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Legislation

SENATE BUDGET AND APPROPRIATIONS COMMITTEE
 STATEMENT TO
SENATE COMMITTEE SUBSTITUTE FOR
SENATE, No. 3558
STATE OF NEW JERSEY DATED: DECEMBER 14, 2017

The Senate Budget and Appropriations Committee reports favorably a Senate Committee Substitute for Senate Bill No. 3558.

This substitute bill revises the way animal cruelty law is enforced in the State by transferring the power of humane law enforcement from the New Jersey Society for the Prevention of Cruelty to Animals (NJSPCA) to the county prosecutor in each county, and requiring the designation of a municipal humane law enforcement officer in each municipality with an existing police department.

The substitute bill requires the county prosecutor of each county to designate an animal cruelty prosecutor, and allows for the designation of any assistant prosecutor, to investigate, prosecute, and take other legal action as appropriate for violations of the animal cruelty laws of the State. The county prosecutor also is required to either designate, in consultation with the county sheriff, a county law enforcement officer to serve as the chief humane law enforcement officer of the county, or enter into a memorandum of understanding with the county society for the prevention of cruelty to animals authorizing the county society, under the supervision of the county prosecutor, to assist with animal cruelty law enforcement and designate humane law enforcement officers to assist with investigations, arrest violators, and otherwise act as officers for detection, apprehension, and arrest of offenders against the animal cruelty laws of the State.

The substitute bill provides for a county prosecutor to also be responsible for designating a county society for the prevention of cruelty to animals. The charter system applicable to county societies under current law is abolished by the substitute. A county society chartered by the NJSPCA at the time of the substitute’s enactment will then become the county society designated by the county prosecutor. If a county society chartered prior to enactment does not wish to be designated as the county society, or if there is no chartered county society in the county, the county prosecutor is required to select a non-profit corporation that is organized to promote the interests of, and protect and care for, animals to be designated as the county society for the prevention of cruelty to animals. Following abolishment of the charter system, the substitute does not require a chartered county society to surrender any assets to the State or any political subdivision or other entity thereof. A county society so designated by a county prosecutor is responsible for efficiently providing or locating humane shelter and care for any animals at the request of a municipal humane law enforcement officer, a county prosecutor, or a county sheriff.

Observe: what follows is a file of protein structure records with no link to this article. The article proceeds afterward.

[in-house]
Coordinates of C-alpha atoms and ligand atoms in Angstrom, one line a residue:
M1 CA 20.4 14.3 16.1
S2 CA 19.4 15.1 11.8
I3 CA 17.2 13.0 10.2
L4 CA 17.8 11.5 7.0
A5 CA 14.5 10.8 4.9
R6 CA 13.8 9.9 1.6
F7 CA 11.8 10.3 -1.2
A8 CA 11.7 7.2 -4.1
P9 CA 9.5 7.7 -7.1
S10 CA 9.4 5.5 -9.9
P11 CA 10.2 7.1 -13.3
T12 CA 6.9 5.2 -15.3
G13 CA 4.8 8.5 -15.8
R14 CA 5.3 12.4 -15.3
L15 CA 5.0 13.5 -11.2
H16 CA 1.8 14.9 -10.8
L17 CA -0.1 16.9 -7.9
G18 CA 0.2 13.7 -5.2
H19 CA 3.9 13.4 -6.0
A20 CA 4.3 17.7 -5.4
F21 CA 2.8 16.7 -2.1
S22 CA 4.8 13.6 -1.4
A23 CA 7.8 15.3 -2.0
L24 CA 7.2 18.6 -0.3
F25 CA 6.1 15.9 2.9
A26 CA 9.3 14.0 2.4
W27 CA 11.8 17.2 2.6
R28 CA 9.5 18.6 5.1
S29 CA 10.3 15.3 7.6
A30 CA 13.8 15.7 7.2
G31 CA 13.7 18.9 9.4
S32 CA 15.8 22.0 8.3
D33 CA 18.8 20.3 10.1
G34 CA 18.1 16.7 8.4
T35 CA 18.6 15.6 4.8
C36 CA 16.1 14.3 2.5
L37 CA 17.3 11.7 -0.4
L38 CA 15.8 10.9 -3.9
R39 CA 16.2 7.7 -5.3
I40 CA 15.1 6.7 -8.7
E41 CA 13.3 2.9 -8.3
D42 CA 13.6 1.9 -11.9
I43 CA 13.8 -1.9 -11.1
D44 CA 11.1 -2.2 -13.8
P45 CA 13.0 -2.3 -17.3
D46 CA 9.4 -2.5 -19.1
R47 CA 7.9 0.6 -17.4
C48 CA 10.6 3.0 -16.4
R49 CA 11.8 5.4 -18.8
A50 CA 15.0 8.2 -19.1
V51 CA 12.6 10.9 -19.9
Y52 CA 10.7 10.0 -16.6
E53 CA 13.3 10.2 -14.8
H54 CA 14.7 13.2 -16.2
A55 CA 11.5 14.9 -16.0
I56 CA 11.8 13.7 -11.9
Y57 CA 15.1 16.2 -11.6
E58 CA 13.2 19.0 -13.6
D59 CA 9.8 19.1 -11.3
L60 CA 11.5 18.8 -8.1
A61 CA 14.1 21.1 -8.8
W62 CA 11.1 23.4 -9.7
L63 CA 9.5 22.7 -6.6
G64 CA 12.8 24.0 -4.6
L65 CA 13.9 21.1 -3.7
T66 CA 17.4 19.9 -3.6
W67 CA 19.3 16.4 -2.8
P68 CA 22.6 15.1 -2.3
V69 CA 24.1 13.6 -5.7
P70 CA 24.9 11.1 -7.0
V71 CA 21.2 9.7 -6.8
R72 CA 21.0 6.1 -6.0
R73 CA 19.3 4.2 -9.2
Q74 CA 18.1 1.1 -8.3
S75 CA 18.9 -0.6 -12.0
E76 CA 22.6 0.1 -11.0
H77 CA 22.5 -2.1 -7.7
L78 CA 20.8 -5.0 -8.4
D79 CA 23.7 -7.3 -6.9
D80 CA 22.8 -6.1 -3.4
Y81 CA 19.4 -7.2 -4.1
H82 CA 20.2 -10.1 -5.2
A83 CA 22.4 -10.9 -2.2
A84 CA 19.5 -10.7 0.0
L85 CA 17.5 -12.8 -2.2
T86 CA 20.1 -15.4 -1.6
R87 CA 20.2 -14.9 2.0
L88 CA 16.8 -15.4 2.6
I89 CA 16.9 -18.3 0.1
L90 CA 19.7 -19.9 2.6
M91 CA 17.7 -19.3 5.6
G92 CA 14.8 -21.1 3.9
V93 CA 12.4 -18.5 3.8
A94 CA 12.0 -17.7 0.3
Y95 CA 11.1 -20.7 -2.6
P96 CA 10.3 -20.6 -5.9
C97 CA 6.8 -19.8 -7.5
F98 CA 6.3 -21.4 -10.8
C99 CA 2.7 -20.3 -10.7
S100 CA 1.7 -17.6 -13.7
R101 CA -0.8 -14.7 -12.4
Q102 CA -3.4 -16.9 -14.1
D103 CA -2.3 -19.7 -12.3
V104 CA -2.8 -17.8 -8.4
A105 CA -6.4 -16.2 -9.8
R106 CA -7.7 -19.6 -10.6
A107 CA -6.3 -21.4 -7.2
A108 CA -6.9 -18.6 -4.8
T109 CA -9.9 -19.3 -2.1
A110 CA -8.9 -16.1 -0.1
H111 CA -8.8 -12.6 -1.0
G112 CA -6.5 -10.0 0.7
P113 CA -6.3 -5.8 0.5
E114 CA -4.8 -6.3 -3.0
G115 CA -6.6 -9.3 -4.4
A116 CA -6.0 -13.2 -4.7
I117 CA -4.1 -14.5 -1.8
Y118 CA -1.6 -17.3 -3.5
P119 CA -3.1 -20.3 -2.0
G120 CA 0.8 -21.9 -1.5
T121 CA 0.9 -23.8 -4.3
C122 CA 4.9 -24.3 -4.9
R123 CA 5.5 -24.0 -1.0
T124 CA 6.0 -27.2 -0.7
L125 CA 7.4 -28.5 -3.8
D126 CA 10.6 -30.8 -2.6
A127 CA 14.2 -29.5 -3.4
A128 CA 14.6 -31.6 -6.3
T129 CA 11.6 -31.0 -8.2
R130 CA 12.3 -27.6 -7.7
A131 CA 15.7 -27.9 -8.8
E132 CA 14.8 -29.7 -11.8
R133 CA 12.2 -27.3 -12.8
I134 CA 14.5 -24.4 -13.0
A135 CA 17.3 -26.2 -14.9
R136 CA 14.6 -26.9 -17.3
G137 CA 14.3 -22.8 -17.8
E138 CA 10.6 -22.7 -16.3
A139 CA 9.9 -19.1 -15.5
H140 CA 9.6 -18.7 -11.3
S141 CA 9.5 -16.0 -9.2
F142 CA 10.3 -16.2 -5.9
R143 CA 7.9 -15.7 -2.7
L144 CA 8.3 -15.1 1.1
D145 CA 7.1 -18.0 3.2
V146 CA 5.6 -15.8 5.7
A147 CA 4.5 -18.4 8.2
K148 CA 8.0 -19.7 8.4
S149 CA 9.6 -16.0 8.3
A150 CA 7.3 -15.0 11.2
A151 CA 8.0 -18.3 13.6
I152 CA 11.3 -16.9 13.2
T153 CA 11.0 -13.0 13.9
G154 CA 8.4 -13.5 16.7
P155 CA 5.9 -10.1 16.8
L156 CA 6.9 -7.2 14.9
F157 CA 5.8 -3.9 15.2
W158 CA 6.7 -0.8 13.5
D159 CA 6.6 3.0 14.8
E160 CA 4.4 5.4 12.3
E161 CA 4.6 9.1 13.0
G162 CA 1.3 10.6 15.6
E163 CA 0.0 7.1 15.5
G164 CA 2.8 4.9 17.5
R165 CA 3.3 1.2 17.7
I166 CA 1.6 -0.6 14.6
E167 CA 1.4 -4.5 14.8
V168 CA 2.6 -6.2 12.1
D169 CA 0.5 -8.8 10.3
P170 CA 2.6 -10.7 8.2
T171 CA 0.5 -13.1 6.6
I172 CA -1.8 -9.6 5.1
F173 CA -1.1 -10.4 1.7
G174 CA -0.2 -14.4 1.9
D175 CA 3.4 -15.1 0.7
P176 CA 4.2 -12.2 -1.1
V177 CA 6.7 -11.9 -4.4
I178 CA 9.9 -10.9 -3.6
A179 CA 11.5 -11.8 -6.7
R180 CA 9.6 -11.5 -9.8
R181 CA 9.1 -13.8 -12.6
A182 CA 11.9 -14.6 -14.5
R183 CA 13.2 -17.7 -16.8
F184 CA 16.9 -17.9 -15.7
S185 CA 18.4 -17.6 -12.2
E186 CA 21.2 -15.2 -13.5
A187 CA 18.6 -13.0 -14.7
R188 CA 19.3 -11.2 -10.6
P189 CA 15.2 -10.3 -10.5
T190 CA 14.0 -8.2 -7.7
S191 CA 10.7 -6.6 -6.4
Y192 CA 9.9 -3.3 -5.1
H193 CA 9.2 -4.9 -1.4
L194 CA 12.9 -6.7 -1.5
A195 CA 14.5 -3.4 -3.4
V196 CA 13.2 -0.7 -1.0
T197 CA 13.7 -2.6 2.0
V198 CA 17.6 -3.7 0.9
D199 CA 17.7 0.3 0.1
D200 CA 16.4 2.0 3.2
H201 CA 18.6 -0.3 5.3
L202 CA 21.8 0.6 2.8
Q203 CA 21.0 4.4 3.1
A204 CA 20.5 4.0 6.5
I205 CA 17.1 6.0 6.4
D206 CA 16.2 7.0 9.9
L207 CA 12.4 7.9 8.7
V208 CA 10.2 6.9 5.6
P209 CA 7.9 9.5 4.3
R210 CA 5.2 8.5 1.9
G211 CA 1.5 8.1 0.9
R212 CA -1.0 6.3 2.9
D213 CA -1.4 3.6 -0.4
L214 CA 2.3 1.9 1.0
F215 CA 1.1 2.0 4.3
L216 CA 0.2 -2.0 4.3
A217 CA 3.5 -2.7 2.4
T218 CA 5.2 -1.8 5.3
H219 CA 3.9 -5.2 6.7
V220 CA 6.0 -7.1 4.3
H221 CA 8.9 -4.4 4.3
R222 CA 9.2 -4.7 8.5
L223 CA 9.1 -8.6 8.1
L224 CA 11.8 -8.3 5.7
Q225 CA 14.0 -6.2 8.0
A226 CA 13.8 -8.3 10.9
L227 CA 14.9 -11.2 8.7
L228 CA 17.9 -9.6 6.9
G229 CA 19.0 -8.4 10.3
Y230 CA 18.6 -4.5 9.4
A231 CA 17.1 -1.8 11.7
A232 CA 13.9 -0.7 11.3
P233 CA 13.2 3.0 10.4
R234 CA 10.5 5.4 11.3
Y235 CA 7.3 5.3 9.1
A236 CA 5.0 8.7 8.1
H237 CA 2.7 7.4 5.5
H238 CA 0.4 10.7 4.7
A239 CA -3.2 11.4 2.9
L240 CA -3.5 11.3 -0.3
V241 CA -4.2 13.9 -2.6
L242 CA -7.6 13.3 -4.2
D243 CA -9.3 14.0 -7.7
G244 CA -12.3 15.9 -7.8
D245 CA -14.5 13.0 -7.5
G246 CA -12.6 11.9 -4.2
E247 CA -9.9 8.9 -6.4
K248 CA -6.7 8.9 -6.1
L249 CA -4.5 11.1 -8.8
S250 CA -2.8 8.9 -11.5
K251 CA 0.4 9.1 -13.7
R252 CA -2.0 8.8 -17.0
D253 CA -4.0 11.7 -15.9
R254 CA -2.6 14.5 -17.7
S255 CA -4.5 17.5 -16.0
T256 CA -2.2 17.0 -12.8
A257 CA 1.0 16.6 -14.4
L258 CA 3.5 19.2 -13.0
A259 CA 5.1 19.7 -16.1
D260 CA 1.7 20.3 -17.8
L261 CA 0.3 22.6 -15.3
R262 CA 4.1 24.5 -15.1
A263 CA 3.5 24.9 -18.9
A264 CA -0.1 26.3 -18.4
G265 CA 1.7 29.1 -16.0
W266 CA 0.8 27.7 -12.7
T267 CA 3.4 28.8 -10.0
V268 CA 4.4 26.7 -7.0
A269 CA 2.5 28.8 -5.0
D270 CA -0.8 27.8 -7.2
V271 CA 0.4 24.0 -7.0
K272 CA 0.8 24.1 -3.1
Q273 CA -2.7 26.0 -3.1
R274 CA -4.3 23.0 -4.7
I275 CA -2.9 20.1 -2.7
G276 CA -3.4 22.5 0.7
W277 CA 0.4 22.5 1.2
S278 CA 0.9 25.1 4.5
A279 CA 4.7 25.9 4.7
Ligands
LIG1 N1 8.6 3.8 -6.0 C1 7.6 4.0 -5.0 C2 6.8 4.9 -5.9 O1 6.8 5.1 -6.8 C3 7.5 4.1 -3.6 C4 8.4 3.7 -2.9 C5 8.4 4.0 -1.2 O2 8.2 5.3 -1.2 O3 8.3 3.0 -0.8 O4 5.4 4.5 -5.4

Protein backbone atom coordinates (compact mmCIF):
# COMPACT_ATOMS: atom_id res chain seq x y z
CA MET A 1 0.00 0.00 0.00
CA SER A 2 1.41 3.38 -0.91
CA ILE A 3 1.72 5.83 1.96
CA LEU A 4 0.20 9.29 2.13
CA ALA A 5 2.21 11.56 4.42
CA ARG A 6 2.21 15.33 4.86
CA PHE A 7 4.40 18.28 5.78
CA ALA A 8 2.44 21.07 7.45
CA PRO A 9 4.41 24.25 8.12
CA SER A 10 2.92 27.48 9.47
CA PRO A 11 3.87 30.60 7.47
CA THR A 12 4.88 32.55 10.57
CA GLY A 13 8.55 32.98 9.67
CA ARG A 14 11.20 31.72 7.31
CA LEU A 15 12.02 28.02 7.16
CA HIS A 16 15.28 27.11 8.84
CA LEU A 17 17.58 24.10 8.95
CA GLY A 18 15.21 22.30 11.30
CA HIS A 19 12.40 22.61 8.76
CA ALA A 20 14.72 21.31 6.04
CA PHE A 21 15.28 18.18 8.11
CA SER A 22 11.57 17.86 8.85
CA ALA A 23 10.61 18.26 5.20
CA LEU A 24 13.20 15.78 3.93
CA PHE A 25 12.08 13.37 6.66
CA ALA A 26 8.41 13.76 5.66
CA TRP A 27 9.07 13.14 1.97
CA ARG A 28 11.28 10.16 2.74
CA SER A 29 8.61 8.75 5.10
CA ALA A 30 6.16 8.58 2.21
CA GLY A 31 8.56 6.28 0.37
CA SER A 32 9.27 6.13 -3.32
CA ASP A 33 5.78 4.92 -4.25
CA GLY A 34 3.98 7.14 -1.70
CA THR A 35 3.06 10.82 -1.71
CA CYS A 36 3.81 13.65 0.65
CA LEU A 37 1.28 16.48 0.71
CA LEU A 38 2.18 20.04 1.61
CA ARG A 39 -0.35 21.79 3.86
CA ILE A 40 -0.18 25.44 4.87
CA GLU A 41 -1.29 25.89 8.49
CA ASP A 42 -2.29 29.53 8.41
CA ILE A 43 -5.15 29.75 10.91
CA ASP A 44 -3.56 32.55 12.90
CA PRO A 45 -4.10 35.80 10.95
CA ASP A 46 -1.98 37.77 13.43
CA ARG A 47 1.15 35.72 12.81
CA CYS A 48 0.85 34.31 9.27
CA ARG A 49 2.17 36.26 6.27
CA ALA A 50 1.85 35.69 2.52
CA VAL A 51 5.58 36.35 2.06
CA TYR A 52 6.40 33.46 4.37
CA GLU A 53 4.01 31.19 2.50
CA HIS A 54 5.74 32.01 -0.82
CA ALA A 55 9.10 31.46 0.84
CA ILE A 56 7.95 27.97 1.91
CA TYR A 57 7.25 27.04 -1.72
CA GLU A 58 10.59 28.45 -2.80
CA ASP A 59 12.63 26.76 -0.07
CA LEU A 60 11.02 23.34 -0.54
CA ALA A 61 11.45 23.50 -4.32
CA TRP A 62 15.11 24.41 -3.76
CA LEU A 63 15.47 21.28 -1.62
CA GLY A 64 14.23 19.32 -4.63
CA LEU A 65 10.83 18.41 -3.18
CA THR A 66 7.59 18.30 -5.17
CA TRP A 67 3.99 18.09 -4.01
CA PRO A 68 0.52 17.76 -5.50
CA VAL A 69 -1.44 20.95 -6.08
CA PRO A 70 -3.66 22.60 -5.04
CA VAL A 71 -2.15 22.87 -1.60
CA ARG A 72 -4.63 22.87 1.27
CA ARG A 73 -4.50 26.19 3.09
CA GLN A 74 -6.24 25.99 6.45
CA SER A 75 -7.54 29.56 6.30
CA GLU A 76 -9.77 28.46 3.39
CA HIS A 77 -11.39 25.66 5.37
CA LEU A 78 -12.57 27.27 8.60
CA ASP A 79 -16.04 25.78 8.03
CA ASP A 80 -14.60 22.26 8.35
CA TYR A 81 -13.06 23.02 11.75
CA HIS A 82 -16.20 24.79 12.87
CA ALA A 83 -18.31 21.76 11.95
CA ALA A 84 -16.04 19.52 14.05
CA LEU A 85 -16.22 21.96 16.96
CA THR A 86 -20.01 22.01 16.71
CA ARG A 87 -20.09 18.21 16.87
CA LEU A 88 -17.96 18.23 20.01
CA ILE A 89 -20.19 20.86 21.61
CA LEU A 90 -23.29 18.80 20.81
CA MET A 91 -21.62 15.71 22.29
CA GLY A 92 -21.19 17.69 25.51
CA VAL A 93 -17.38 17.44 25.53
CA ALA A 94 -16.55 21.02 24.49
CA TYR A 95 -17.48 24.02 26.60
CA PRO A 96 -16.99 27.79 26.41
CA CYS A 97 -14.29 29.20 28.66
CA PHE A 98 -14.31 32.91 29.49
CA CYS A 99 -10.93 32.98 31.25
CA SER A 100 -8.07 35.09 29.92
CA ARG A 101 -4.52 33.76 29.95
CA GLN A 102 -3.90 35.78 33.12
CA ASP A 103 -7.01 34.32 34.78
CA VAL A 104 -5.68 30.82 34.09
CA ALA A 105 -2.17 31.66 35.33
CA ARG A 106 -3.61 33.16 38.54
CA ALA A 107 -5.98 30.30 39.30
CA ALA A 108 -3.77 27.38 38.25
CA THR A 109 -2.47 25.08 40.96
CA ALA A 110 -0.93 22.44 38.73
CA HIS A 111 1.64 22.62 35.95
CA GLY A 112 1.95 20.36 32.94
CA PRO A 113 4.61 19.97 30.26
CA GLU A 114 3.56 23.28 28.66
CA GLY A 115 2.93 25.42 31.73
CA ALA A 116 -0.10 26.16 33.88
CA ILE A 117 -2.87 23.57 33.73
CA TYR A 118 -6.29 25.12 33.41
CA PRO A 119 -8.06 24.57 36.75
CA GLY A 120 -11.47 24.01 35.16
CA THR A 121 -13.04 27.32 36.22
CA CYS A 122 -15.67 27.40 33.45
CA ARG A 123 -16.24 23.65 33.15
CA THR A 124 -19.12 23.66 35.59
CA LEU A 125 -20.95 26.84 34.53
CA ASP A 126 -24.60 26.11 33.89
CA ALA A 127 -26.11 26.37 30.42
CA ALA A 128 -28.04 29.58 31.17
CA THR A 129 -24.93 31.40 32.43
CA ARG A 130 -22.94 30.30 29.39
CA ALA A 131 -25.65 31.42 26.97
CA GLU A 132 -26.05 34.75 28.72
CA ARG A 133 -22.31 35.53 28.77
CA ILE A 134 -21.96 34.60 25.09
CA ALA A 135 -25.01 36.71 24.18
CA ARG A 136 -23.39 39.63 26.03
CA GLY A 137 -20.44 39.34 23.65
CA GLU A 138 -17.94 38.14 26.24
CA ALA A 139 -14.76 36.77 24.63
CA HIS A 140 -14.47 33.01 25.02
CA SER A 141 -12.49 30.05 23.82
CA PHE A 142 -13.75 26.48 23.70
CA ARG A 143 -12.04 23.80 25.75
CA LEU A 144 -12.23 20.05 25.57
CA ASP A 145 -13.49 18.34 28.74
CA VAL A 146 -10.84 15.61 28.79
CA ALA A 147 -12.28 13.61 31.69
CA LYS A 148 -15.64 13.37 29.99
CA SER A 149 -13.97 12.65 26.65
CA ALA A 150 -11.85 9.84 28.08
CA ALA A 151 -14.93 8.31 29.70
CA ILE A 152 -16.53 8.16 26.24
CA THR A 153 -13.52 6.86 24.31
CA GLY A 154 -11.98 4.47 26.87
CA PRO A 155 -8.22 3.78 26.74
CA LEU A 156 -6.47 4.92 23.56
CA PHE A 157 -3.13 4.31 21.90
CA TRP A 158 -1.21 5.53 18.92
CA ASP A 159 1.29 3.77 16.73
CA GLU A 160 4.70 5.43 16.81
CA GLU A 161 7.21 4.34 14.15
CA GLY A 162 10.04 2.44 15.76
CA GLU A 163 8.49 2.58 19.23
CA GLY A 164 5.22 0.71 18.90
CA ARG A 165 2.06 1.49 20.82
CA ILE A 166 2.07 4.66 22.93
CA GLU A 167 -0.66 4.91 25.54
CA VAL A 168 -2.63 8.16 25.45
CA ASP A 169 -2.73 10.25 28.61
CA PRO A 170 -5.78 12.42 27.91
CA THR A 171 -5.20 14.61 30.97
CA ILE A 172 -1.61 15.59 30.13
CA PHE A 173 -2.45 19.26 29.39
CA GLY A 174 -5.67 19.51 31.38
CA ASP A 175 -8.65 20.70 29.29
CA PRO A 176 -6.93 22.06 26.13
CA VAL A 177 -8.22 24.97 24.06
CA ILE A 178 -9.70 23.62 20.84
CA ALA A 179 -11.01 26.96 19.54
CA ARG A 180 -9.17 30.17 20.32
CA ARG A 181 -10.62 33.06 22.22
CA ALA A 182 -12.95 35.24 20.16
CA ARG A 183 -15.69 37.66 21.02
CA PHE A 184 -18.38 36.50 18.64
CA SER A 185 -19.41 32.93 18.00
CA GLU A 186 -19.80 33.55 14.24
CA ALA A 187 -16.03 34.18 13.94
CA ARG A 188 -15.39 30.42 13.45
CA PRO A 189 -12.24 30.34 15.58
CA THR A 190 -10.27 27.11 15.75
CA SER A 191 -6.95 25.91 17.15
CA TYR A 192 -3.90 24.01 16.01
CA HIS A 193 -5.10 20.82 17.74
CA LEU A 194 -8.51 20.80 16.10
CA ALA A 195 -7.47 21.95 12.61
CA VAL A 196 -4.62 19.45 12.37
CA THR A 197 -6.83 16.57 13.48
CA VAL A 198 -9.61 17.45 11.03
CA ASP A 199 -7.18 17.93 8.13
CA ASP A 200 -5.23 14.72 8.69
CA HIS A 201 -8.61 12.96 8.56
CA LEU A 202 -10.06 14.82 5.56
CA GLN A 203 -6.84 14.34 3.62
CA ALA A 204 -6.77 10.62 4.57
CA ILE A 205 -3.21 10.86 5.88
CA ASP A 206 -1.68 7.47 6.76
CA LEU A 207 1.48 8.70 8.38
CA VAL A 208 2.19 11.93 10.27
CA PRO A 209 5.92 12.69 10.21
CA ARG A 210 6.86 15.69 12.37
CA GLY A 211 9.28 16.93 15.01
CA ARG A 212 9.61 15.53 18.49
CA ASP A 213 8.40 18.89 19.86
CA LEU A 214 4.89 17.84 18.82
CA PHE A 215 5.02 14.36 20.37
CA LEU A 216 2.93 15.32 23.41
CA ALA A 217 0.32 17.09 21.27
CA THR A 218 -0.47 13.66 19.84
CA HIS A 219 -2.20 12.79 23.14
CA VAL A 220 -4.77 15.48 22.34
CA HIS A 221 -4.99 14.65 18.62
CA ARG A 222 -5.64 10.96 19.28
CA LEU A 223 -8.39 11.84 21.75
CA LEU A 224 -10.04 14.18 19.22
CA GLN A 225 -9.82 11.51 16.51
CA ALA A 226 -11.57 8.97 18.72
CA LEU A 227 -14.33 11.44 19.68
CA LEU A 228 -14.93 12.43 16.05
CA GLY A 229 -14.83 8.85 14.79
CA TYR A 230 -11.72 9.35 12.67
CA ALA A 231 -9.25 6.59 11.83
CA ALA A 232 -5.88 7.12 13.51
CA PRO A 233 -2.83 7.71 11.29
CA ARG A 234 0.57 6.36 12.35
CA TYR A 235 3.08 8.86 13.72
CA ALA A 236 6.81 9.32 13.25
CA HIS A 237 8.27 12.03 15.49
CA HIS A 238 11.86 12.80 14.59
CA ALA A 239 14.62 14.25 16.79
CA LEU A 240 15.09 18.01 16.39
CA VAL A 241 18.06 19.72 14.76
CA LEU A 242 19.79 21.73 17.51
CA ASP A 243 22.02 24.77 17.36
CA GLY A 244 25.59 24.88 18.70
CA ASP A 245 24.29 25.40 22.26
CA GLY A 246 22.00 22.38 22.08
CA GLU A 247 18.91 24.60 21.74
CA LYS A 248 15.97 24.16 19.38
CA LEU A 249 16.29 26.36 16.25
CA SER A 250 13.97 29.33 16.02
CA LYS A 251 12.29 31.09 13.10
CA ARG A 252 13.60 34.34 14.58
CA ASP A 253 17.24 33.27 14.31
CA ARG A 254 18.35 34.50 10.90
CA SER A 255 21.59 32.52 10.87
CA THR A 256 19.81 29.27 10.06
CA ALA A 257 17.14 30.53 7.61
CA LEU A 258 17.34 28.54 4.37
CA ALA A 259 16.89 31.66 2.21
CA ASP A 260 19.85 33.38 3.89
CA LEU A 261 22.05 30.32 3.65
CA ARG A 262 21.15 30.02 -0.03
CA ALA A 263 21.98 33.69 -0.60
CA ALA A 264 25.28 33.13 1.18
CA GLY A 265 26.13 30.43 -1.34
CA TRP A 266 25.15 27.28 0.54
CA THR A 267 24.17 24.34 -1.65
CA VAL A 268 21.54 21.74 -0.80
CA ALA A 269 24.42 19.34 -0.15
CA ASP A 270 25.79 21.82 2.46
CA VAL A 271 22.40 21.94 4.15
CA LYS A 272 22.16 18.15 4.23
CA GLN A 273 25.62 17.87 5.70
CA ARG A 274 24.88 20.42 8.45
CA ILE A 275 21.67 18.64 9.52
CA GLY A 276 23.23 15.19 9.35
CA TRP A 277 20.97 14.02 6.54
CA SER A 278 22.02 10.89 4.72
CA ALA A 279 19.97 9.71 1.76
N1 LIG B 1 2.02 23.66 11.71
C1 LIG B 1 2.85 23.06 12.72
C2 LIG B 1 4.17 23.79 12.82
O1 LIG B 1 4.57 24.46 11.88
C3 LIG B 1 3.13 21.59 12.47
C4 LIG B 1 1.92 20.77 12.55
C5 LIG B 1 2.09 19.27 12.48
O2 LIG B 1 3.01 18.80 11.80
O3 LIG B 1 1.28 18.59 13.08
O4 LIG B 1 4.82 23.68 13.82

This substitute bill requires the governing body of each municipality with a police department to designate at least one municipal humane law enforcement officer who is responsible for animal welfare within the jurisdiction of the municipality, and who is required to enforce and abide by the animal cruelty laws of the State and ordinances of the municipality. An animal control officer or police officer may be appointed to serve concurrently as a municipal humane law enforcement officer, and a municipal humane law enforcement officer may be appointed concurrently by more than one municipality, so long as the officer is able to carry out the duties and responsibilities required of each position held. Under current law, animal control officers may be empowered by a municipality to enforce, investigate, and sign complaints concerning any violation of the animal cruelty laws of the State or ordinances of the municipality, and to act as an officer for the detection, apprehension, and arrest of offenders against the animal welfare and animal cruelty laws of the State and ordinances of the municipality. This substitute instead grants those powers to the municipal humane law enforcement officer. A municipal humane law enforcement officer may be authorized by a municipality to use a firearm in the furtherance of the officer’s duties, if the officer has completed a firearms training course approved by the Police Training Commission and twice annually qualifies in the use of a revolver or similar weapon.

All third and fourth degree criminal offenses under the animal cruelty laws of the State received by a municipal humane law enforcement officer are required to be referred to the county prosecutor for investigation and prosecution, as appropriate. Civil and disorderly persons offenses under the animal cruelty laws of the State may be handled by the municipality in which the violation occurred or in which the offender resides, or may be referred to the county prosecutor.